How Interface proved that you can build a successful business without destroying the planet
‘America’s greenest CEO’ and the hero of award-winning documentary The Corporation makes the urgent, compelling case that sustainable business pays
Ray Anderson’s story is truly inspirational. In 1994, after reading The Ecology of Commerce by Paul Hawken, Ray felt a ‘spear in the chest’: he realised that his company, billion-dollar carpeting manufacturer Interface, Inc, was plundering the environment with its unsustainable business practices, and he needed to steer it on a new course.
Thoughtful and winning, Confessions of a Radical Industrialist shows just how Anderson revolutionised his company, and includes the 'seven faces of Mount Sustainability' they are climbing:
1. moving towards zero waste
2. making emissions benign
3. using renewable energy
4. instigating closed-loop recycling, imitating nature's way of turning waste into food
5. ensuring all transportation is resource-efficient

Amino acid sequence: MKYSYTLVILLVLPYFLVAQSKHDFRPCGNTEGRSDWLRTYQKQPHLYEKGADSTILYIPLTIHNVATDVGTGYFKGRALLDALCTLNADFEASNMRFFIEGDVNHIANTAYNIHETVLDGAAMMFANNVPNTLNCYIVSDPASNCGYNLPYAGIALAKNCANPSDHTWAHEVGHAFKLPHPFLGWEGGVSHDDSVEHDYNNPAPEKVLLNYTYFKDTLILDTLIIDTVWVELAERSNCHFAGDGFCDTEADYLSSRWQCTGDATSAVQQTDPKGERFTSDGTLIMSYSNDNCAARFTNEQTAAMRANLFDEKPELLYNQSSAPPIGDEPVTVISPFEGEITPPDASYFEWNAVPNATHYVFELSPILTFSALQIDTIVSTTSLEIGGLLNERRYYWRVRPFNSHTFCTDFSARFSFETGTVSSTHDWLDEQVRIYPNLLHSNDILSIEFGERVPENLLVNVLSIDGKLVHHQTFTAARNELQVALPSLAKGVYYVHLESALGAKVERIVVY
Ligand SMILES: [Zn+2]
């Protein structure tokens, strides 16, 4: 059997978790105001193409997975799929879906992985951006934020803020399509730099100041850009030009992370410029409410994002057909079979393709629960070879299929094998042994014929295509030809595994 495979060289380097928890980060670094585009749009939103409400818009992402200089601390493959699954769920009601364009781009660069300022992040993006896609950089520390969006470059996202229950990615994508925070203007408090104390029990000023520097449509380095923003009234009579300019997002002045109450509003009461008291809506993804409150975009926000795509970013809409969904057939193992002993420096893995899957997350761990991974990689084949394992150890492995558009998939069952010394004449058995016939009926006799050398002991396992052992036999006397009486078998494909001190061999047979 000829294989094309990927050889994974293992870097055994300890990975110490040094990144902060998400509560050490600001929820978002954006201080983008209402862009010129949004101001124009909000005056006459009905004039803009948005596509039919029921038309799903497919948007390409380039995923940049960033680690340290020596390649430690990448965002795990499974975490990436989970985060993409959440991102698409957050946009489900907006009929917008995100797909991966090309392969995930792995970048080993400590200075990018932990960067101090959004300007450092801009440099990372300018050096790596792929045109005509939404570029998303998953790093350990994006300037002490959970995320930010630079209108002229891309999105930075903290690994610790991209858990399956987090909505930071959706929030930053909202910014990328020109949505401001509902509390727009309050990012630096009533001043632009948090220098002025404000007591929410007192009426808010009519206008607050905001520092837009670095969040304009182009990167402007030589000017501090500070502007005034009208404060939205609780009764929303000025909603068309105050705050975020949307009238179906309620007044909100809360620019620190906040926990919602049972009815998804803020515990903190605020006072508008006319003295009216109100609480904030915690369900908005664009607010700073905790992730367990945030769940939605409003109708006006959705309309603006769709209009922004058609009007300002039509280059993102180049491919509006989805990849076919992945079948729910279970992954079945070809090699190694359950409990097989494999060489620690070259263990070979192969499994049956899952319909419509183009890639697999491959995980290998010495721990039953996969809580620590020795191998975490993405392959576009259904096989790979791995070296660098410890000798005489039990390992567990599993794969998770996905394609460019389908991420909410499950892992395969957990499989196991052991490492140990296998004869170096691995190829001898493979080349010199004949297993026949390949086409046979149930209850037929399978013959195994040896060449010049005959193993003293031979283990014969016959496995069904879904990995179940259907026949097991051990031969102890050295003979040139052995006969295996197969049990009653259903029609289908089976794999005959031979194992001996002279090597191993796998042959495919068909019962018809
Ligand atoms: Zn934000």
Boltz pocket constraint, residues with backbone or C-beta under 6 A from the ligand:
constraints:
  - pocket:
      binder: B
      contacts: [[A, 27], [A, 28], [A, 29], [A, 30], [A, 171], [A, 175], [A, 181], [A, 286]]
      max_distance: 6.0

6. creating a corporate ecosystem, with cooperation as its founding principle
7. assessing costs accurately in order to set real prices
By setting unprecedented targets for cutting waste, instigating revolutionary recycling initiatives, and encouraging employees at every level of the company to contribute ideas on how to save resources, he has succeeded in cutting Interface's greenhouse gas emissions by 82%, and the goal is to reach zero emissions by 2020. Not only that, he has also brought down costs, improved quality, made Interface one of Fortune’s ‘100 Best Companies to Work For’, and increased profits.
What Confessions of a Radical Industrialist proves is that running your company sustainably isn't radical at all - it's just good business.